I perhaps celebrated too much. It was already dark when I found myself staggering back into the wood without even a lantern. Looking back, I suppose I would have died right then, lost. The moonlight guided me through, though. I was drunk enough to be stubborn, not so drunk as to be unable to walk.

She was still right where I left her.

Dormant? I couldn’t think. I actually made up my mind to go cross the creek and thank her with a kiss. She’d run off, of course, and nothing would come of it. Or she’d be asleep, and never know, and nothing would come of it.

She looked different in the moonlight, as if her shape had changed. Before I managed to pitch myself off the bank onto the ice, I noticed she had indeed changed shape.

Her arm had fallen off. Beetles had bored holes in her wood. She’d been dead for weeks.

Of my flight through the woods, I recall nothing. When I awoke in the sawmill, I was feverish and still in panic. The kind woodsmen hadn’t a chance to contain or even dress me before I bolted out of the building, headed for my cooper’s cottage not far up the hill. Snow burned my bare feet, and I didn’t care. Only the painting mattered now.

It was still there, still on its easel, perfect. Damned and perfect. The dryad still lived in my little world, with her beauty and her deerlike caution.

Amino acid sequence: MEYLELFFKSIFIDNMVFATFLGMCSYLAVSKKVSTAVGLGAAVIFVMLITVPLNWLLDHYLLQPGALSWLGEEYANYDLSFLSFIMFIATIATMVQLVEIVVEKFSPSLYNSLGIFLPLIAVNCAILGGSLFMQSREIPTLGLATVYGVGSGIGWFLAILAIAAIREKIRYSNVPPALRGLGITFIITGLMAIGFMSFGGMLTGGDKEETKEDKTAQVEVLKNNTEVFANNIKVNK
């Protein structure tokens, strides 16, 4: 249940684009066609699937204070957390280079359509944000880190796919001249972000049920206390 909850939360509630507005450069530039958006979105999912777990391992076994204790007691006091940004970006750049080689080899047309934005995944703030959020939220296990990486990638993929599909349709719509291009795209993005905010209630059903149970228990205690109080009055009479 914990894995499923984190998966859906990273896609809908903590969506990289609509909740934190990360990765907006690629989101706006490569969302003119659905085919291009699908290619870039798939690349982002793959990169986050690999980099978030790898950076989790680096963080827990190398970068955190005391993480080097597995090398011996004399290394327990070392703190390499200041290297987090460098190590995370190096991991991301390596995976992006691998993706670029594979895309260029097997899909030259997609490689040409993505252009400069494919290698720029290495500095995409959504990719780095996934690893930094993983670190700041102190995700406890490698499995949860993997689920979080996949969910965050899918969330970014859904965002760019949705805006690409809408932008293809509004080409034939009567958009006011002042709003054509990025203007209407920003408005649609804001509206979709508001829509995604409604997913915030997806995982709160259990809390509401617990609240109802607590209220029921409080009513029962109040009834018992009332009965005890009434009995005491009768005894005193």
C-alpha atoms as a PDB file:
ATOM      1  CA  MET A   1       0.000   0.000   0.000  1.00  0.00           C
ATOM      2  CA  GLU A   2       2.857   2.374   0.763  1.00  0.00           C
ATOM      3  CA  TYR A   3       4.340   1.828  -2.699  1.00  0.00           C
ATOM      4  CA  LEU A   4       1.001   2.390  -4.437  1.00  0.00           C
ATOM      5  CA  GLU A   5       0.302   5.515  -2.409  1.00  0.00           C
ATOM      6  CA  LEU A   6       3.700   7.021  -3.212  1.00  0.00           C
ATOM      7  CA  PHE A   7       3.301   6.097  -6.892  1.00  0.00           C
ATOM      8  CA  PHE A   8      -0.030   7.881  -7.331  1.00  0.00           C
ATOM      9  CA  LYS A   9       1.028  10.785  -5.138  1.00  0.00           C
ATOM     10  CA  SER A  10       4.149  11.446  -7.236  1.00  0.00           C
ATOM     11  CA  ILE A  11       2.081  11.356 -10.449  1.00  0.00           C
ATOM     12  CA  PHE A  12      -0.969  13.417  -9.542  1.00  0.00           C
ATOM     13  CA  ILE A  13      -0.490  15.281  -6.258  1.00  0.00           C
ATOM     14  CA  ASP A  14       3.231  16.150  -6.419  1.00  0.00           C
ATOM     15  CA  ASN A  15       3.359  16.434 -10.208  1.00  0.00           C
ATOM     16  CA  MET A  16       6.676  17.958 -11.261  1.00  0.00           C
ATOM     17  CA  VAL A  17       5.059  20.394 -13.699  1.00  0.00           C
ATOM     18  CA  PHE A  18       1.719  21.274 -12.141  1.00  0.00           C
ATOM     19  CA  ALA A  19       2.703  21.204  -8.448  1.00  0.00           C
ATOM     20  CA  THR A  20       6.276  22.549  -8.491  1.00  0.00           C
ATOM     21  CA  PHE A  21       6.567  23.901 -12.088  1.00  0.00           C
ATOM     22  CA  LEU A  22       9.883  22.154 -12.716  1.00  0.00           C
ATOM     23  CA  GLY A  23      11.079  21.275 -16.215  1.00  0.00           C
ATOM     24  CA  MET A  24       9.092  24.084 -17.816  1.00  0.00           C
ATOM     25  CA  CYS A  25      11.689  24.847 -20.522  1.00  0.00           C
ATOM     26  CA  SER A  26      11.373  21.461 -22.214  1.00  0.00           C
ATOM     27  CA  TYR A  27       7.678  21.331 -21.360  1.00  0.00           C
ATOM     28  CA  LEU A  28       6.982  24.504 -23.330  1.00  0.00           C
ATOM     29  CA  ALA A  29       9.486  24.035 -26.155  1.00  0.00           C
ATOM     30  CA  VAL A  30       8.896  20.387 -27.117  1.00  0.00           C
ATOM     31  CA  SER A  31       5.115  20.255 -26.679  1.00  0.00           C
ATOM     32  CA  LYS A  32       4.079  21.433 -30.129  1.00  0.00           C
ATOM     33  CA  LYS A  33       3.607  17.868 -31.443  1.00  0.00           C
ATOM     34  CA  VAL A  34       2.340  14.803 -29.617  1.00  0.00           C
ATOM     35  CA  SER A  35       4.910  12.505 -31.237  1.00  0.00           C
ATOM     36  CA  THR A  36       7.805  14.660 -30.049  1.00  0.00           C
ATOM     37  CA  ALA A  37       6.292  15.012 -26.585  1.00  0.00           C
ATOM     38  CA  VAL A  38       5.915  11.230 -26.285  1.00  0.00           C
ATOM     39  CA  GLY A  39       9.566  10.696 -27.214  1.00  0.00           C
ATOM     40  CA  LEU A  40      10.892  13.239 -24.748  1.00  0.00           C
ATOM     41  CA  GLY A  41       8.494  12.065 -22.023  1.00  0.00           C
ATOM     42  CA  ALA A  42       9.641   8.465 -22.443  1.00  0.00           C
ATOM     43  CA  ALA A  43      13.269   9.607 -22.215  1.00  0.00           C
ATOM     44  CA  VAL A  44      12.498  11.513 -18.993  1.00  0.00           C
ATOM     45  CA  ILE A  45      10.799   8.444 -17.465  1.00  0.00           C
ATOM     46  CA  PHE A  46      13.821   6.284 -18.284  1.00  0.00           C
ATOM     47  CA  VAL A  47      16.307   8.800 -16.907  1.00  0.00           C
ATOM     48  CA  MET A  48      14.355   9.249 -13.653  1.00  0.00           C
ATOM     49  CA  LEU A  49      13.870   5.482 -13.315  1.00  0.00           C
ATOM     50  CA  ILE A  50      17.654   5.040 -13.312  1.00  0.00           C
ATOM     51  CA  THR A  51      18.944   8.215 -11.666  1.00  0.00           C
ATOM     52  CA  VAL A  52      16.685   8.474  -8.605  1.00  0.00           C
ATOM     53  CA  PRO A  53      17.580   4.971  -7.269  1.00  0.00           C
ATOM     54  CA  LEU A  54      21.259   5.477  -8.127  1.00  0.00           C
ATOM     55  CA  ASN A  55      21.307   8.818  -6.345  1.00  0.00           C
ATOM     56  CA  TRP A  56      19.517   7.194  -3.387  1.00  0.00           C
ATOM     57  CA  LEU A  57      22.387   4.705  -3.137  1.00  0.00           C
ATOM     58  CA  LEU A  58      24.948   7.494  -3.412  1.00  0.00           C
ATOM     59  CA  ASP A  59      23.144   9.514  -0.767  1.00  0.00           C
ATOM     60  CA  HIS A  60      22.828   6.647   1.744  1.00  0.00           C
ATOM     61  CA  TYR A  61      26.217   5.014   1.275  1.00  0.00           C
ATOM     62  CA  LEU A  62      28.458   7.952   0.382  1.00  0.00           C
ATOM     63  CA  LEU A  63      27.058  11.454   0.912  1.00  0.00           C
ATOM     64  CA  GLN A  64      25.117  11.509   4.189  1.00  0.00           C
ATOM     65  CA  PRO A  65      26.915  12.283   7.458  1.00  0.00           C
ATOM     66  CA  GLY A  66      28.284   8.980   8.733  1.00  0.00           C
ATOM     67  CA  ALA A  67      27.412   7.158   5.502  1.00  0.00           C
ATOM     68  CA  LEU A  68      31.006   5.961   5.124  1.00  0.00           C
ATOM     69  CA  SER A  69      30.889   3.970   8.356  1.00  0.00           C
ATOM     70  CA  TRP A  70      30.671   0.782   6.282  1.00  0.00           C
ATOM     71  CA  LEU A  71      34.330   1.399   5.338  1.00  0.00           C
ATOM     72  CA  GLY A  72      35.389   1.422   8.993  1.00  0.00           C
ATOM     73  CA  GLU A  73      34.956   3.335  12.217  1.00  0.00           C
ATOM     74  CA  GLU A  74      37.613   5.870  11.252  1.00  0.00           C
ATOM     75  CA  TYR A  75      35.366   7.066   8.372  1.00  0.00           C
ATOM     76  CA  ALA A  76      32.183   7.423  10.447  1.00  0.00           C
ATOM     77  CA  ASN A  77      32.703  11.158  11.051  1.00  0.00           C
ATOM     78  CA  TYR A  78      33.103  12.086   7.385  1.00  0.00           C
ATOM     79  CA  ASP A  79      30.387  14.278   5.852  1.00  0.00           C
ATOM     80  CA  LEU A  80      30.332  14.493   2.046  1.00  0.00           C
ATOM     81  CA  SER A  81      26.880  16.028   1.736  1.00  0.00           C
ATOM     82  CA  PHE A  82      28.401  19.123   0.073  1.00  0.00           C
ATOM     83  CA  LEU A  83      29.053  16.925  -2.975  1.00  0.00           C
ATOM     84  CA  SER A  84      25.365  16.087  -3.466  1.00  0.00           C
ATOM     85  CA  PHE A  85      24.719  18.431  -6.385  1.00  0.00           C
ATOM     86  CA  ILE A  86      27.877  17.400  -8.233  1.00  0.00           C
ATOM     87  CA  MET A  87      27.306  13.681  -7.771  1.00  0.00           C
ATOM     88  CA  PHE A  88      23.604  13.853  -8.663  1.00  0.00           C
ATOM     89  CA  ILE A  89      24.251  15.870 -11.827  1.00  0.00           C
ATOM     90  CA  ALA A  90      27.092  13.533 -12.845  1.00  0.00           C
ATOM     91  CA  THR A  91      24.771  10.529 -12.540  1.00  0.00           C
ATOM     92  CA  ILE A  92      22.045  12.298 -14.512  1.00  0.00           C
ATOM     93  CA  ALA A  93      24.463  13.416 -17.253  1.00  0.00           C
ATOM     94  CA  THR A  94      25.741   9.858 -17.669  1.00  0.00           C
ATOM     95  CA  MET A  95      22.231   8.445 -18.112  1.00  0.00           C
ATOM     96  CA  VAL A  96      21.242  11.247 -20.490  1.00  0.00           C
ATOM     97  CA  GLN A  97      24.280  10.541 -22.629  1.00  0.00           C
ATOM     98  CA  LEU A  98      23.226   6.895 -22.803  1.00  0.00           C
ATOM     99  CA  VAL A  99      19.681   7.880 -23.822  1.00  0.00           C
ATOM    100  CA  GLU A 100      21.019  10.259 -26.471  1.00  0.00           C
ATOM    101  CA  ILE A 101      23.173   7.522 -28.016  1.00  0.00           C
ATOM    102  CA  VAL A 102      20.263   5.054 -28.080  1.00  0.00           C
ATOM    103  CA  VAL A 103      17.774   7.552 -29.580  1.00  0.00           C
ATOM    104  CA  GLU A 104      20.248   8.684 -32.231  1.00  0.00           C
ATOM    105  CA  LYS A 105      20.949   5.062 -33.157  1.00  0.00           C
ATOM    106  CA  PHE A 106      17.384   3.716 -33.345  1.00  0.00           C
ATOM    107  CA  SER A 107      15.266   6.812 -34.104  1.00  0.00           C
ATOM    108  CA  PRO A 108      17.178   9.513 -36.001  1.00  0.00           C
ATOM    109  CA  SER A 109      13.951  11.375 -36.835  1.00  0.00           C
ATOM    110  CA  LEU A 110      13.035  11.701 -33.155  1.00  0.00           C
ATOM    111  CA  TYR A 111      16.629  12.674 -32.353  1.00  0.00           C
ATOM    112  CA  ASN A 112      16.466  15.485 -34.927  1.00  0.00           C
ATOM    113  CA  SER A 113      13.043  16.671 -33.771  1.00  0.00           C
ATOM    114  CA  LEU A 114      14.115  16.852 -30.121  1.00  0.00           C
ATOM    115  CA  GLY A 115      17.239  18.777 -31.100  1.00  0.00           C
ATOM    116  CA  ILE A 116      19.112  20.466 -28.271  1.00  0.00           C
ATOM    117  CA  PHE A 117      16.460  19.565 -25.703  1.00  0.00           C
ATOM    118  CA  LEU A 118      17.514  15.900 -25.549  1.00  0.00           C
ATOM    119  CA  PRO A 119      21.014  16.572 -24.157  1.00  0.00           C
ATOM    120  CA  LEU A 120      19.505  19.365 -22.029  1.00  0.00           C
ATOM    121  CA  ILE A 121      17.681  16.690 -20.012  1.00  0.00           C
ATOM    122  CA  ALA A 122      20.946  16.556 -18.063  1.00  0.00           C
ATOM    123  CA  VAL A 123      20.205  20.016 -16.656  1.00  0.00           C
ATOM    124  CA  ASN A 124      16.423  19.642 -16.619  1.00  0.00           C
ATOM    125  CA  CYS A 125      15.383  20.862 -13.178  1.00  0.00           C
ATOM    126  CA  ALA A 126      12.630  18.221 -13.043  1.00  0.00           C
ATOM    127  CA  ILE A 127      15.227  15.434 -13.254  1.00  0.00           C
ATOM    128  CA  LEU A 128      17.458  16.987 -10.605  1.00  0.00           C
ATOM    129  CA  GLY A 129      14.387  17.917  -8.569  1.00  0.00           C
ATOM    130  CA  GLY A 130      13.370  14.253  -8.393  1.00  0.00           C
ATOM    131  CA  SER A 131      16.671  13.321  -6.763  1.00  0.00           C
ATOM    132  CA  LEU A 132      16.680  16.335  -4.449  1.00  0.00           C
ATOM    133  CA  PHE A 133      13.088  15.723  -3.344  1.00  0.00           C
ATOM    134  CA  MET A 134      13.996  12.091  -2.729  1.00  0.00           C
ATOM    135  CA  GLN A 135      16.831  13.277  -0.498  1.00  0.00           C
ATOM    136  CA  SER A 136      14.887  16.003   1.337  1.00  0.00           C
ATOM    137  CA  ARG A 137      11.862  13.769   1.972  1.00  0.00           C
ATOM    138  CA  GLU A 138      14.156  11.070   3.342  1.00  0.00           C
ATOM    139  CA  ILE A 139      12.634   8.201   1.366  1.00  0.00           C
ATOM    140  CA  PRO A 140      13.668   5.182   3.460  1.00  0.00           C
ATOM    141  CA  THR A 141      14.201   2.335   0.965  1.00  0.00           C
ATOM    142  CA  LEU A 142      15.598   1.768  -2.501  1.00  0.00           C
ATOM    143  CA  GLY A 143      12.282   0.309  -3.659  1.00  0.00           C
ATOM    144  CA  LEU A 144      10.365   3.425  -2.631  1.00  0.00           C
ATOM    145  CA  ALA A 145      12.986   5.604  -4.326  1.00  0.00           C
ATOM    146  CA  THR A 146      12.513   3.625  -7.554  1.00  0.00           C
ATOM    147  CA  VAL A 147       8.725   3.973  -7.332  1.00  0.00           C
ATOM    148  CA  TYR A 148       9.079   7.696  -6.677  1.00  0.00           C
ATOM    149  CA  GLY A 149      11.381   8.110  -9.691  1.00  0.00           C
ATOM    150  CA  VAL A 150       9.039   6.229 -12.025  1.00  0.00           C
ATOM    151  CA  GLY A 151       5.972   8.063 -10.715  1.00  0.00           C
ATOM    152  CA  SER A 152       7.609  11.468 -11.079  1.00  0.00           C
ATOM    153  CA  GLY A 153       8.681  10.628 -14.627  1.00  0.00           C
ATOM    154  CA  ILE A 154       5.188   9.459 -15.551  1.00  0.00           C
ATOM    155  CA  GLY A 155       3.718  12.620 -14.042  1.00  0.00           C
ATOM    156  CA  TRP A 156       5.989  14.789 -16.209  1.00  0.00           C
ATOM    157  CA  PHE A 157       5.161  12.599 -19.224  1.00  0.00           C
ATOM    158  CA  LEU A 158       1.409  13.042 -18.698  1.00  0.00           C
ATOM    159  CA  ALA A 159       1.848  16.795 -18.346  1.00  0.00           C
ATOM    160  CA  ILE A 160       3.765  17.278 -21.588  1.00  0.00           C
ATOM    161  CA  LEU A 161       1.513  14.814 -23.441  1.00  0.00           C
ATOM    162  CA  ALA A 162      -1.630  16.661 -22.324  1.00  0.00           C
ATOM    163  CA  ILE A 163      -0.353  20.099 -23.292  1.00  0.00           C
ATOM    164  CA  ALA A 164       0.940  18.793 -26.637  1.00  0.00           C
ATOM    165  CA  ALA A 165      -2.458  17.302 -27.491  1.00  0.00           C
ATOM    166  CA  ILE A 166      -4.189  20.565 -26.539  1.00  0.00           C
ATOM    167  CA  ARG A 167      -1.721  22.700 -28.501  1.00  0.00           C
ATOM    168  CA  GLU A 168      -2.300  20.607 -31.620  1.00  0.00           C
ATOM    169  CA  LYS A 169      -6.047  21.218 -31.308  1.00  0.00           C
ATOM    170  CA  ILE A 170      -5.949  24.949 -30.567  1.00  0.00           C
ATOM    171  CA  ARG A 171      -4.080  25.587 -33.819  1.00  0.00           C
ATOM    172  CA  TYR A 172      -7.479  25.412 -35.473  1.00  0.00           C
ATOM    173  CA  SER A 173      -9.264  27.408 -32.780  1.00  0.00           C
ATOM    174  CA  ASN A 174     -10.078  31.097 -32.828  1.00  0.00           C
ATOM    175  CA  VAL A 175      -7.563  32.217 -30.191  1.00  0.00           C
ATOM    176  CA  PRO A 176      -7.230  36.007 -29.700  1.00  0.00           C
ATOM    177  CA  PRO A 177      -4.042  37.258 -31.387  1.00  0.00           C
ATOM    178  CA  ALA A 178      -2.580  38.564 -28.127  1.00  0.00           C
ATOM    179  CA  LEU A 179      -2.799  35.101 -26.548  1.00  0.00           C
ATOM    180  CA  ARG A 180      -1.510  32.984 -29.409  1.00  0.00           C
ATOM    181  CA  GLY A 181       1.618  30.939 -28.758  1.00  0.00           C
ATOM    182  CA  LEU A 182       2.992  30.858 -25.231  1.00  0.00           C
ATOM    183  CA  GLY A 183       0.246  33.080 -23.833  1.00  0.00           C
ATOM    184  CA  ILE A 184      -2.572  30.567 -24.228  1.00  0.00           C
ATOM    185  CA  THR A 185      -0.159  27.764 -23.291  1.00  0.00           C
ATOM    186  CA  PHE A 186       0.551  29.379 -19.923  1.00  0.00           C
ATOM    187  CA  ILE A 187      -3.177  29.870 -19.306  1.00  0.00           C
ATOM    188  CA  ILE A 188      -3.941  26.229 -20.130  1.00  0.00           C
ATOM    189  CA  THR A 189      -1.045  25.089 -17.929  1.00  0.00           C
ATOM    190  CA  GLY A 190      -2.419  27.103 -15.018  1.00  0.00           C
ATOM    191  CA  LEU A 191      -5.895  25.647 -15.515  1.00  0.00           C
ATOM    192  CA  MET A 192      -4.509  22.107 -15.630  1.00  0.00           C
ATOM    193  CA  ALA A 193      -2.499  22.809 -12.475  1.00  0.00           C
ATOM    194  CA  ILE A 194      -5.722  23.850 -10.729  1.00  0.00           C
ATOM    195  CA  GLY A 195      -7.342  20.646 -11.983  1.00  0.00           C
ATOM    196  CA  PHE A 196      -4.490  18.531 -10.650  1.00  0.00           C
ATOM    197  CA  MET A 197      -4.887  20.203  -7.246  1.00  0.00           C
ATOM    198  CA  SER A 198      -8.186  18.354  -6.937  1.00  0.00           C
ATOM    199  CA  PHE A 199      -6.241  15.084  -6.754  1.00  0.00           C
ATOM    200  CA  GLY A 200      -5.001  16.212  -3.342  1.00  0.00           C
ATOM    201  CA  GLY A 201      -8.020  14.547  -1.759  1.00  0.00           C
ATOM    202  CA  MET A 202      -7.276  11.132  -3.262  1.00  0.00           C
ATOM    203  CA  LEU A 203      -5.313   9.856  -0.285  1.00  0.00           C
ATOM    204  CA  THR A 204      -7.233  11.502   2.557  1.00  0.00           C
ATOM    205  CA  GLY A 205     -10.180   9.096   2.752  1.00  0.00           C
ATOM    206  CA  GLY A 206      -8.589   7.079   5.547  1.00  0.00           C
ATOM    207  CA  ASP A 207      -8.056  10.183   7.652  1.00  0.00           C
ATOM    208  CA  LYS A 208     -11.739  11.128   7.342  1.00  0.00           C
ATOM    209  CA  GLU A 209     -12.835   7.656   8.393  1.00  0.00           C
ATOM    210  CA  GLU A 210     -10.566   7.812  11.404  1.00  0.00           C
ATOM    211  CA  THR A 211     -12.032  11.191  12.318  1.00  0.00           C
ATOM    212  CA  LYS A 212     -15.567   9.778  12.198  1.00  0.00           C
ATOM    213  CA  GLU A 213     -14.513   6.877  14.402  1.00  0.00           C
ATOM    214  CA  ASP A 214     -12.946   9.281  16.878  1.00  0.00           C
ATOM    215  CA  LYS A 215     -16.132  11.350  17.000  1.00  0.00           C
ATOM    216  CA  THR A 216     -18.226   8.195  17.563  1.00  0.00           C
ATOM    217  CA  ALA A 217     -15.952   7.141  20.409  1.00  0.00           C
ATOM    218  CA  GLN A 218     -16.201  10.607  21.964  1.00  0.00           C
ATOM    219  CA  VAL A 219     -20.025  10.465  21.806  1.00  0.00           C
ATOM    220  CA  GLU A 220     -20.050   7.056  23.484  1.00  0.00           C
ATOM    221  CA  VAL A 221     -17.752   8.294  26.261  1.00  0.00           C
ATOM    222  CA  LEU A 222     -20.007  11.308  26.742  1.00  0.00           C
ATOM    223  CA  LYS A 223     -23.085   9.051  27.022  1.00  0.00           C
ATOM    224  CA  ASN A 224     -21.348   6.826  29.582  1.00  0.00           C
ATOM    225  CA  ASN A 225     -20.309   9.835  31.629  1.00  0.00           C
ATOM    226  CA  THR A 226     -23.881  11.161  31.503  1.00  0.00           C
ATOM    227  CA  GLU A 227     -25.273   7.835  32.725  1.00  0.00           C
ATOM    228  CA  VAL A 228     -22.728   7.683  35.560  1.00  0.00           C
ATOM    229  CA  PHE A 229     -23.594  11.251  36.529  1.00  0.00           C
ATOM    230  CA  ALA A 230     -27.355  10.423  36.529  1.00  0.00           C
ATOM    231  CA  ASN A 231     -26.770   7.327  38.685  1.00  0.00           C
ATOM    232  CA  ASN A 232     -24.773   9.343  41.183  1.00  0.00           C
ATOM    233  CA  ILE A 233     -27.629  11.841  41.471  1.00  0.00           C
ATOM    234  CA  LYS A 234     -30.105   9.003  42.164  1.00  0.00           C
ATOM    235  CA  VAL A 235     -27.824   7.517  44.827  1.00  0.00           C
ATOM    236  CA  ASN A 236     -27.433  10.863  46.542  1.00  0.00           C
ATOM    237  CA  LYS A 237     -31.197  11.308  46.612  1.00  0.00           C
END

I immediately knew I’d killed her. This painting had captured her in a real sense somehow, trapping her spirit so that her body had withered. It hadn’t been the winter. It hadn’t been the beetles. I had murdered her.

With Spring Thaw approaching, I should have been getting my business ready for the season. I had a standing Navy contract for hogsheads I allowed to slip into arrears. The two paintings and smattering of sketches haunted me. I wanted to destroy them, came close to doing so several times. In the end, I thought that keeping them was a better punishment.

I’d never sell them. No fat brothel owner would have my dryad up in their parlor for dissolute patrons to leer at her curves. No one deserved her. I certainly didn’t either, but I needed reminding of what I’d done. Never again would those glittering eyes see the birds. There would never be another gentle shrug of those brown shoulders. I never even learned her name.

The thaw found me a filthy scarecrow hermit. The foresters tried to leave me food. Animals ate it from my doorstep.

I found myself examining all the pictures in detail. If I could find some imperfection, perhaps I wasn’t the culprit after all. Perhaps it had been coincidence. That hope died quickly. Whatever vengeful spirit had gifted me with talent beyond myself had also ensured her doom.

Spring came, and there was no food. I hadn’t been eating much, but even so I’d depleted my winter stores. I looked out at the buds on the trees and it was abomination that anything should be hopeful again.